Did You Know the Superheroes On “Doom Patrol” Are Queer as Hell?!

There are two things I love in a story about metahumans/inhumans/otherwise-powered individuals: when the characters are allowed to be messy and make mistakes, and when they are queer as hell. Max’s Doom Patrol lets its characters be both, and I can’t believe it’s taken me until the second half of its final season to find it.

In my defense, too often in TV, if a show is gay, it’s either for the boys or the girls, which is both reductive and not how the world works. But still, it has been a pattern that if a show has a gay man in its main cast, the odds of a queer woman or nonbinary person in the main cast is low, and vice versa. So when I heard Matt Bomer was a gay mummy in Doom Patrol, I figured this wasn’t the show for me. I was wrong!

Not only is Doom Patrol a delightful shit show from the jump, but eventually we learn that Diane Guerrero‘s character Jane is also queer.

If you’ve been missing out on this show, let me give you a quick rundown of the plot. A group of unlikely heroes and absolute screw-ups band together to solve various mysteries, and attempt to be something almost like heroes. There is Jane, who has 64 personalities, all of whom have their own unique powers. Rita, aka Elasti-Woman, an ex-movie star who turns into a blob when she loses control of her emotions. Cliff, a former race car driver who is a brain in a robot suit. Larry Trainer, a military pilot who has a space creature made of energy; together they’re called Negative Man. And Vic Stone aka Cyborg who was a proper junior member of the Justice League before he fell in with this crowd.

The show reminds me a lot of the Harley Quinn animated series in that it’s funny and irreverent and wacky while also having a lot of heart — plus it features all kinds of deep cuts from the DC comic book universe.

And I cannot express to you that when I say wacky as hell, I mean it. I’m talking giant clowns, a clock-headed man, and zombie butts. Yes, you read that correctly. ZOMBIE BUTTS.

One of my favorite “this is very hard to explain out of context” recurring things on Doom Patrol is Danny, a sentient, teleporting, genderqueer street. They are literally a street, and talk to people visiting them via signs and banners, and they are a safe space for marginalized people. The residents of Danny the Street are called Danizens and one such resident is a drag queen named Maura Lee Karupt. Everyone uses they/them pronouns for Danny the Street, and Danny does their best to protect the Danizens, while Maura Lee Karupt welcomes newcomers with open arms and very high heels. This street is so wonderful that Larry, who loves to torture himself about being gay even though none of his peers care, and who I will remind you is Matt Bomer, imagines a song-and-dance sequence to “People Like Us” by Kelly Clarkson.

Eventually Danny the Street becomes an ambulance, but that is neither here nor there; no matter what sentient inanimate object Danny is, they remain one of my favorite characters whenever they show up.

Doom Patrol: Drag queens, lead by Maura Lee Karupt, get ready to paint a mural

I will never get over what a perfect drag name Maura Lee Karupt is.

Another bit of queerness that surprised me: Cliff’s daughter, Clara, who he thought was dead until she was grown, gets married to and has a baby with another woman, Mel. Cliff rekindles his relationship with Clara, and is very supportive of her and Mel. He tries to be there for them and the baby, having to fight against his natural instincts to fuck everything up along the way.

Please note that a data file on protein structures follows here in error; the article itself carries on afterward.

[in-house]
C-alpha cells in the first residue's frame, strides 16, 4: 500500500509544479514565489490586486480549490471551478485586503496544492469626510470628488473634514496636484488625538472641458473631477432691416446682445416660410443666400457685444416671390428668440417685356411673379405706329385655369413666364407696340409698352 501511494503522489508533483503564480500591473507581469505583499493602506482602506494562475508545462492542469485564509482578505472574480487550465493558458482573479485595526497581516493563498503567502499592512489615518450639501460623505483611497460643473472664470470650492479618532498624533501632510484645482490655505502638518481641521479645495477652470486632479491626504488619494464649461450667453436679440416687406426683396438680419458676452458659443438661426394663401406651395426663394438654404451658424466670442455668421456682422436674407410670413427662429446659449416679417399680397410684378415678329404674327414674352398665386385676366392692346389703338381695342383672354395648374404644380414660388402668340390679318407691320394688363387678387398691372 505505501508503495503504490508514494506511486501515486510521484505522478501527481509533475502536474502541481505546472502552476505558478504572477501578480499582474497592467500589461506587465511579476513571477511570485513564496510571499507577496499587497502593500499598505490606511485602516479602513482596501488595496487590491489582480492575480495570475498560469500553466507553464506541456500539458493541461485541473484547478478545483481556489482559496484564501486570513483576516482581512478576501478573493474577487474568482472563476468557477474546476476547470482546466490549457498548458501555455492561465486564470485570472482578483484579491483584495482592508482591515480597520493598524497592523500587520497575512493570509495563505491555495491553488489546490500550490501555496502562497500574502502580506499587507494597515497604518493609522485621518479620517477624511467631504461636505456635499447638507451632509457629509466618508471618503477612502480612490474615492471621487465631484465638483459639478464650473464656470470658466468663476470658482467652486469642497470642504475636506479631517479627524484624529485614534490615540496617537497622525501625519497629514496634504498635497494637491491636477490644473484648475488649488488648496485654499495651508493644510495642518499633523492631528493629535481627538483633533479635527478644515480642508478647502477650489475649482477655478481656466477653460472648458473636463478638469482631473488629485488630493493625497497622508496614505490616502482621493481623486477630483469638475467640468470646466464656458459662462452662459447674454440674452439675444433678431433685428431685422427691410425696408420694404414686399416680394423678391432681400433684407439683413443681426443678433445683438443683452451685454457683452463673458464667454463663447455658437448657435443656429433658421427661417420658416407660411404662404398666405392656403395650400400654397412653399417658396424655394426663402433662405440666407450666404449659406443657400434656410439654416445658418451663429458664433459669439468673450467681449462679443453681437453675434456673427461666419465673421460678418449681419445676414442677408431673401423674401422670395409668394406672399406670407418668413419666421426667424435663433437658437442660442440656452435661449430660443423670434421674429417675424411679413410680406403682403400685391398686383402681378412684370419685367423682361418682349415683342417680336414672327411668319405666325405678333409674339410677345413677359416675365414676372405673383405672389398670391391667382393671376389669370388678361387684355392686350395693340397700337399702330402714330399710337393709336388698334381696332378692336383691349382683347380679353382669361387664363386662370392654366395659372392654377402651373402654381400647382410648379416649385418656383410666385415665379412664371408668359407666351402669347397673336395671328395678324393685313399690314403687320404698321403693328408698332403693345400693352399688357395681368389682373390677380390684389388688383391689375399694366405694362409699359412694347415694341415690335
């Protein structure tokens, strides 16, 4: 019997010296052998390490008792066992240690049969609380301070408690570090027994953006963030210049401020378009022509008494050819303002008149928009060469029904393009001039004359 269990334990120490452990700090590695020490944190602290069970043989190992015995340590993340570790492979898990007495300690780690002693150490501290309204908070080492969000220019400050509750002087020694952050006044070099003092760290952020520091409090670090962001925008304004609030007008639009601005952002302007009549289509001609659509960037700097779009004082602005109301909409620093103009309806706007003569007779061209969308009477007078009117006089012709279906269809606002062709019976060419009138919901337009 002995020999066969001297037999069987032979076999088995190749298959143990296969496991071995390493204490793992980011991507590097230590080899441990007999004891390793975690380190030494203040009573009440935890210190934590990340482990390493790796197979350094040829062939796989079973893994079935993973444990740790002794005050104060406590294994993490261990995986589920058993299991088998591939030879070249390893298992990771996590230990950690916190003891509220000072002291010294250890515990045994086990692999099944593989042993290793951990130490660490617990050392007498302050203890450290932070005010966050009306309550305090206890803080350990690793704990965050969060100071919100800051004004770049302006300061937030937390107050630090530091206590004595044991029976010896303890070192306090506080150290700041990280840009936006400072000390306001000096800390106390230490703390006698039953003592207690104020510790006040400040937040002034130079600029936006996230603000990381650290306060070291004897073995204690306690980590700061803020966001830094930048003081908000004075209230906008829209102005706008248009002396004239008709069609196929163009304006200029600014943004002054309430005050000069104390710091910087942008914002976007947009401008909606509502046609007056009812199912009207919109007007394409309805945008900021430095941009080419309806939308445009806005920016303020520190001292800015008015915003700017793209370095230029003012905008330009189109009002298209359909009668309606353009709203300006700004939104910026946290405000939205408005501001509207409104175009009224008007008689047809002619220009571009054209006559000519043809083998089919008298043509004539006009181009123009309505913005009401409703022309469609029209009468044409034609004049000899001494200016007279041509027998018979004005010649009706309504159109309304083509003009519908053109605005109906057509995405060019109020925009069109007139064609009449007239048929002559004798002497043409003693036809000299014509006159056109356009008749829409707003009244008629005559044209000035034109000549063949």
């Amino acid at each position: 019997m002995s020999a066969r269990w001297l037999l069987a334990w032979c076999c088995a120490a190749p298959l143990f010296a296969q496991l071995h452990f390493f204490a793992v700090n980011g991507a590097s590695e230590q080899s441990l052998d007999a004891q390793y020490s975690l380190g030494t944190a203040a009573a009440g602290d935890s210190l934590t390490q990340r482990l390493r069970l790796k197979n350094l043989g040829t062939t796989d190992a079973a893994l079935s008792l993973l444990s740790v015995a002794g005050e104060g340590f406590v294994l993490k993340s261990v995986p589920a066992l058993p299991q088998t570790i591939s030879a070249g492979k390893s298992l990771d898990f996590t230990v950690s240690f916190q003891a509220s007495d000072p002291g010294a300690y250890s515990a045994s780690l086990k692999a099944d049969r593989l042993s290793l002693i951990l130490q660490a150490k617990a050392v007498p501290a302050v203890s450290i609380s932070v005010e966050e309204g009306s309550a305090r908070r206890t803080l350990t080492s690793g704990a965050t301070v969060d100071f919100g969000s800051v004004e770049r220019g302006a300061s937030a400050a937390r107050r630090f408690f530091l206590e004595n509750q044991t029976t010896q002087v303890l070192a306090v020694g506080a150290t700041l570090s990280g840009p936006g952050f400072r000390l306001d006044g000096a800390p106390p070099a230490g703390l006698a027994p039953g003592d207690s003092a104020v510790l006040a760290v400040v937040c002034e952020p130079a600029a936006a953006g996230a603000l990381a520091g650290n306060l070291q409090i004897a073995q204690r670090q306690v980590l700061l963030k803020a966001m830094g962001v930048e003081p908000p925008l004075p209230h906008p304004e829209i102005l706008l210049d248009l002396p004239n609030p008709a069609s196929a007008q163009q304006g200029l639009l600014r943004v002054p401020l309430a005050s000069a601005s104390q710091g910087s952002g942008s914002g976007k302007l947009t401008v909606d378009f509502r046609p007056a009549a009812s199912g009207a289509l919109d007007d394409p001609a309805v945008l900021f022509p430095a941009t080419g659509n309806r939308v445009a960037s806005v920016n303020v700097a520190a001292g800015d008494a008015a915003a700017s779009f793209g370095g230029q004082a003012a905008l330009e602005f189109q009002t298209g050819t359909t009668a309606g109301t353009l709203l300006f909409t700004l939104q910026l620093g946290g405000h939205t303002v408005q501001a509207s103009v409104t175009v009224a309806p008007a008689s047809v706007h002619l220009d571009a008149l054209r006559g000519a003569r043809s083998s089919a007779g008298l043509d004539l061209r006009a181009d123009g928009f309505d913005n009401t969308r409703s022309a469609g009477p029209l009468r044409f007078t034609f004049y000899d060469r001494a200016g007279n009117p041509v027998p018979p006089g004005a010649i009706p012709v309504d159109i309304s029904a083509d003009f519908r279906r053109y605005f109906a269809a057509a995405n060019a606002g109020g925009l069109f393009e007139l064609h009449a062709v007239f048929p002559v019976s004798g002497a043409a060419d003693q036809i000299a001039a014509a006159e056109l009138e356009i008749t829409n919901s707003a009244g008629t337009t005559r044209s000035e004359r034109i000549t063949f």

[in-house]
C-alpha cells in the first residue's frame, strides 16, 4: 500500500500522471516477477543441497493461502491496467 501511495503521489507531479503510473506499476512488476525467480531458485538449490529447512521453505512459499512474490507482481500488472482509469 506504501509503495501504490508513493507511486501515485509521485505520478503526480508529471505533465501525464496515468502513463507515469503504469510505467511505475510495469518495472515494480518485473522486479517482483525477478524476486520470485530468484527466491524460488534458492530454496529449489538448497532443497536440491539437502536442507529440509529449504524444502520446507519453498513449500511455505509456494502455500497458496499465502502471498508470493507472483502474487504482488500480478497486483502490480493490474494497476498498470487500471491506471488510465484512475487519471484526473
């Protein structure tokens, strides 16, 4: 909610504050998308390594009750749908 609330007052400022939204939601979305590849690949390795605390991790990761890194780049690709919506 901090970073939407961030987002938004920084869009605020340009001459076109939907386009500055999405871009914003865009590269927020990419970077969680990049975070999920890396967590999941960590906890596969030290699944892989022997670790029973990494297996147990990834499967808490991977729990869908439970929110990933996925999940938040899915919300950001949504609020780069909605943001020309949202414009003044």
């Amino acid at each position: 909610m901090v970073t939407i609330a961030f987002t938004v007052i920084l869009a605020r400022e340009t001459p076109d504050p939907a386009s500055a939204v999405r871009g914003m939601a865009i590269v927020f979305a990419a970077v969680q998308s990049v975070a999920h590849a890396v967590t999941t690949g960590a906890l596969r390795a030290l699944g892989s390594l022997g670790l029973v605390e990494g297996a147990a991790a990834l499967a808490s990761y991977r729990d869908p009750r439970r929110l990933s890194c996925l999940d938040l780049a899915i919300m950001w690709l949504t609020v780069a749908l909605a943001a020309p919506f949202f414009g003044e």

And then there’s Jane. Jane is not the original name of the body she is hosted in, but she is the main protector of “the child” (Kay) whose father’s sexual assault is what created her multiple personalities in the first place. A science experiment gone wrong gave all those personalities powers, except Jane, including Hammerhead who is extra angry and extra strong, Lucy Fugue who has powers of electricity, Flit who can teleport anywhere, Silver Tongue who can literally weaponize words, and Baby Doll, a childlike alter who has telekinetic abilities.

These personalities all live in the Underground, where they are all played by different actors, but in the “real world,” all of these personalities are portrayed by Diane Guerrero and it is unreal to watch. She is beyond talented, and even before they started using special effects to better differentiate between personalities, it was easy to tell who she was portraying at any given moment. In fact, even when Miranda, an alter very similar to Jane in demeanor, was fronting — and even Jane’s friends had a hard time being able to tell — the subtle differences were there in the way Diane Gurerro held herself. (What I mean by special effects is, in the first season, when Baby Doll would front she would, for example, put her hair in pigtails while she was out, but eventually they had it so when someone else took over for Jane, her body would change too, instant pigtails for Baby Doll, a tattoo for Hammerhead, etc. I told you this show was wacky!)

In Season Three, we meet a character called Shelley Byron, also known as The Fog. She is played by Wynn Everett, who I personally fell in love with during Agent Carter when she was Whitney Frost, but you might also know her from Teenage Bounty Hunters. Shelley and Jane are flirting the first time they meet, and this throws Jane off. She’s spent her entire existence making sure Kay was happy and safe and hadn’t considered living a life for herself. At one point Shelley, as The Fog, even envelops her and they have a very DC sexual experience. Jane says she liked it and that no one has ever been that gentle with her. She feels a little guilty, but Kay reassures her that it’s okay. (Also this Fog came through a puzzle piece from a puzzle Jane has been trying to figure out for many episodes now.)

Jane tries, she does, but even after another very flirty meetup in a candy shop within The Fog, Jane can’t quite bring herself to kiss Shelley. On one hand, she’s ready, on the other, she’s not sure she deserves to be loved. Cliff points out that part is not on her — if someone loves her, it doesn’t matter if she thinks she deserves it or not. It doesn’t make it any less true.